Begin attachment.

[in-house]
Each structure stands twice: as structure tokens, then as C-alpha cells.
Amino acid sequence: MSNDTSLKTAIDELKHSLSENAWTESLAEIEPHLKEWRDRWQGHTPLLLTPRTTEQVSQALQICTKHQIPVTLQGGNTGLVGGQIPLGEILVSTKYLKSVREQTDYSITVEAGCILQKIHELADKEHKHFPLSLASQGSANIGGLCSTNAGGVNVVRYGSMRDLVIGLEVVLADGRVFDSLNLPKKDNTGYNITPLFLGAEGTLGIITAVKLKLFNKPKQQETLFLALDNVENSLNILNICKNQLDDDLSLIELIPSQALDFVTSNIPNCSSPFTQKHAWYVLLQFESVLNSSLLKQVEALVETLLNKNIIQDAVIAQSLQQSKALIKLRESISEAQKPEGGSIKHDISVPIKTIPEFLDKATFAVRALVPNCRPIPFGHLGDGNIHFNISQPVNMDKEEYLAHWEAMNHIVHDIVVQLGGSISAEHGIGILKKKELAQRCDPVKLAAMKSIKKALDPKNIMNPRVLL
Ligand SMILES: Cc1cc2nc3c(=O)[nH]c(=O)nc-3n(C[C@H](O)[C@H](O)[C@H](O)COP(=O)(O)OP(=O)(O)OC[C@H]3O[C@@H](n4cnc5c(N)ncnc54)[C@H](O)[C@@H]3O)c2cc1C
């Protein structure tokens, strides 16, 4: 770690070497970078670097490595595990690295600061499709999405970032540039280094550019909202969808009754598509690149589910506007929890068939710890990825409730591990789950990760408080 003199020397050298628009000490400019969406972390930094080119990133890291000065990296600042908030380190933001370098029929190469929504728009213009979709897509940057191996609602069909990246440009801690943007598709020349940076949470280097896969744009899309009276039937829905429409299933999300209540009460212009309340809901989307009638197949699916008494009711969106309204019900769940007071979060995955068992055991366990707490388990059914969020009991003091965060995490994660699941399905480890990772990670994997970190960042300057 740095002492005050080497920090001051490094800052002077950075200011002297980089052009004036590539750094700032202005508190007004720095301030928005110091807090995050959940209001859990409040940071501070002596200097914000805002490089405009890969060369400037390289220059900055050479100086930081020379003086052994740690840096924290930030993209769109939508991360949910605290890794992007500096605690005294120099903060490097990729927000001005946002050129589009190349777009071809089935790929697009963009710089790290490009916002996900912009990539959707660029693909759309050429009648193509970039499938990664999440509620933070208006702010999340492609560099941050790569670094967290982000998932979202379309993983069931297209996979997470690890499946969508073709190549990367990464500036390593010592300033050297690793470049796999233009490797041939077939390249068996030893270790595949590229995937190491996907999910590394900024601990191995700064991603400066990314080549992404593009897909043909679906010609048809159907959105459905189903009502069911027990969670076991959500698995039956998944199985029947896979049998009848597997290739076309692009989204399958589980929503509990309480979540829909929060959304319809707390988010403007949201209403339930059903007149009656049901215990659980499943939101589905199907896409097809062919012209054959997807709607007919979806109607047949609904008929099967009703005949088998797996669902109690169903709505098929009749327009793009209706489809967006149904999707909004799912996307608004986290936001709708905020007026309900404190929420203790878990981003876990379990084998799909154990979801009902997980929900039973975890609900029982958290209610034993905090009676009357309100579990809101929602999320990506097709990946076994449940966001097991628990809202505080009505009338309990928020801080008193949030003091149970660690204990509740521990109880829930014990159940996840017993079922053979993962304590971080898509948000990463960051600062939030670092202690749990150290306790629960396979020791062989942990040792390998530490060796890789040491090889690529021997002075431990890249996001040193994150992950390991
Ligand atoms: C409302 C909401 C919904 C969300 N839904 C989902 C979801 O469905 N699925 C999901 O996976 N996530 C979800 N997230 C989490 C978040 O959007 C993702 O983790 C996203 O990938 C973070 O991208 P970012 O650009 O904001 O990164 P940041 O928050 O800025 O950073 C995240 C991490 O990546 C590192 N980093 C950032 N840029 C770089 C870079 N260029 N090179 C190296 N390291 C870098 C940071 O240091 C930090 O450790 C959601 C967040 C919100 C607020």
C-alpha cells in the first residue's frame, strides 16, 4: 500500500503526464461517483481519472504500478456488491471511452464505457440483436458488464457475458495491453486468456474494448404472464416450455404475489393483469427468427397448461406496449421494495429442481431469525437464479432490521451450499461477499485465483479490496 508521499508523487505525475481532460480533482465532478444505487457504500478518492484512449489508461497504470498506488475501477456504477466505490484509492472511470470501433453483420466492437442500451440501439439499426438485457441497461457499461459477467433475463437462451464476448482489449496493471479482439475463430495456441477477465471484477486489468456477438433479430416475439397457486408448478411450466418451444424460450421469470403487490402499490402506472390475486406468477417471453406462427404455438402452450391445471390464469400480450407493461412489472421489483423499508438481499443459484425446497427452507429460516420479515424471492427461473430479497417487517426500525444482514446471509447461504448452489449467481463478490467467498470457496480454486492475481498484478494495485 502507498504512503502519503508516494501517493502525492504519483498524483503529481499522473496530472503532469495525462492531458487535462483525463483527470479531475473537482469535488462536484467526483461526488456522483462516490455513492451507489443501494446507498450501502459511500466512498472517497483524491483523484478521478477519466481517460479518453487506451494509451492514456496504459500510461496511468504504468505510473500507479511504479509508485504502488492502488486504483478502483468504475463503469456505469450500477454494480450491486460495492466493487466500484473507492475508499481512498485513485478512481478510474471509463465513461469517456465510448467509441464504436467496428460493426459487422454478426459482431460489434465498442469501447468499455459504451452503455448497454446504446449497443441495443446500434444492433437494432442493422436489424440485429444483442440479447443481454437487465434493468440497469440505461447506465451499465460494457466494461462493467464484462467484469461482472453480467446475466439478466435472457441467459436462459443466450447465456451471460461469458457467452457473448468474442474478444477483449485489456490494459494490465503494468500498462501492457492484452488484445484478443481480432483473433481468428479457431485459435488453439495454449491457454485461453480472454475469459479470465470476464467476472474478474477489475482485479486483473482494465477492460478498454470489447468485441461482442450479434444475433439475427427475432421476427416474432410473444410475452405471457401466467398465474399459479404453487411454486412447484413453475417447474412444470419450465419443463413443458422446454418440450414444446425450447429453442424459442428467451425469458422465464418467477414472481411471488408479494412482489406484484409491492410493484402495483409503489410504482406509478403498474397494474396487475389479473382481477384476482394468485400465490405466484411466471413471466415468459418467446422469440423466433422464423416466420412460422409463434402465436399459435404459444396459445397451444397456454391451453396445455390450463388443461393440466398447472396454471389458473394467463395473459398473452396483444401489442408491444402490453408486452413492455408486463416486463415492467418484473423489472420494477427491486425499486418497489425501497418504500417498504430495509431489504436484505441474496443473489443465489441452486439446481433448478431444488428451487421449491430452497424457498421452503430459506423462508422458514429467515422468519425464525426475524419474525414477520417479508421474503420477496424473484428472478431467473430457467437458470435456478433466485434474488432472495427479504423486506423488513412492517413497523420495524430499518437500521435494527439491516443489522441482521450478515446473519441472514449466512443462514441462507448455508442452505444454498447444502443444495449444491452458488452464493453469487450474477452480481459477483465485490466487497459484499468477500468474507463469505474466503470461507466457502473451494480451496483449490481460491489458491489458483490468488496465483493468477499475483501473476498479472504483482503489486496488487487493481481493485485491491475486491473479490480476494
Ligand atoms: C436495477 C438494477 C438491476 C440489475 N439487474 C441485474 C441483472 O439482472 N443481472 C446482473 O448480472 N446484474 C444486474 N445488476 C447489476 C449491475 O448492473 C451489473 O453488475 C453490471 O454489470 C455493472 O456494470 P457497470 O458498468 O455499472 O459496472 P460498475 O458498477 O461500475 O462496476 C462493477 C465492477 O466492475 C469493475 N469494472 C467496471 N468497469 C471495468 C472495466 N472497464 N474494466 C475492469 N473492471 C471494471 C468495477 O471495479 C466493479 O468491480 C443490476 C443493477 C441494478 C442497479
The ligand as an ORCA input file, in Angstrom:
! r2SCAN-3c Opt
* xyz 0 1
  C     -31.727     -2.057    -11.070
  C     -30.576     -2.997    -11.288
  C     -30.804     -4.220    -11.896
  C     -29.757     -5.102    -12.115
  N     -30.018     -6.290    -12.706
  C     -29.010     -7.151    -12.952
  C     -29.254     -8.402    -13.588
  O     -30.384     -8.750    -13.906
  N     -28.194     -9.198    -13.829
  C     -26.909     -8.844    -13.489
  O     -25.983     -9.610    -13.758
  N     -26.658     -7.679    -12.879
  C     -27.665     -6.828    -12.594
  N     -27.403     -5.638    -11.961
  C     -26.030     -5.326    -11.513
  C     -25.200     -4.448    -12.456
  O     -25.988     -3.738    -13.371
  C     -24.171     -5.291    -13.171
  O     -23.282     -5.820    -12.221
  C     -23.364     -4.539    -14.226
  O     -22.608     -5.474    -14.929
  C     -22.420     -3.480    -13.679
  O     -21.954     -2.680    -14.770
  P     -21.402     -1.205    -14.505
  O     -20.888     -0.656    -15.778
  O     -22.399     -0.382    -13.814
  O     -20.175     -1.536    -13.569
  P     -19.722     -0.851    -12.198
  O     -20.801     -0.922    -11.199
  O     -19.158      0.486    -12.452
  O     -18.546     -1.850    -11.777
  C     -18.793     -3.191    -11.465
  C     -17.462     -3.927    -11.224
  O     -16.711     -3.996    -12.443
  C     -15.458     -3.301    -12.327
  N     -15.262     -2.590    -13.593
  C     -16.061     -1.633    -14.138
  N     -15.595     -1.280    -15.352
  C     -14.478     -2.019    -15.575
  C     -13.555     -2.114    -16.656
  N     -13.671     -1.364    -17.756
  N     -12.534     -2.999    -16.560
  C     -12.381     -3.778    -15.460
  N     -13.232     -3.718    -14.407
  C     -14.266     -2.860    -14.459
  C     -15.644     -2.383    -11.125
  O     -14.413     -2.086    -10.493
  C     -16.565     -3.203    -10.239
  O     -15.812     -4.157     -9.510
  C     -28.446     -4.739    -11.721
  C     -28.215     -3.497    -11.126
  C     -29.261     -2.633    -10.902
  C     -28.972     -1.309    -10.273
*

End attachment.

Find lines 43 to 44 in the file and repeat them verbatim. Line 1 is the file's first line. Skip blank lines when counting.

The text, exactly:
  C     -18.793     -3.191    -11.465
  C     -17.462     -3.927    -11.224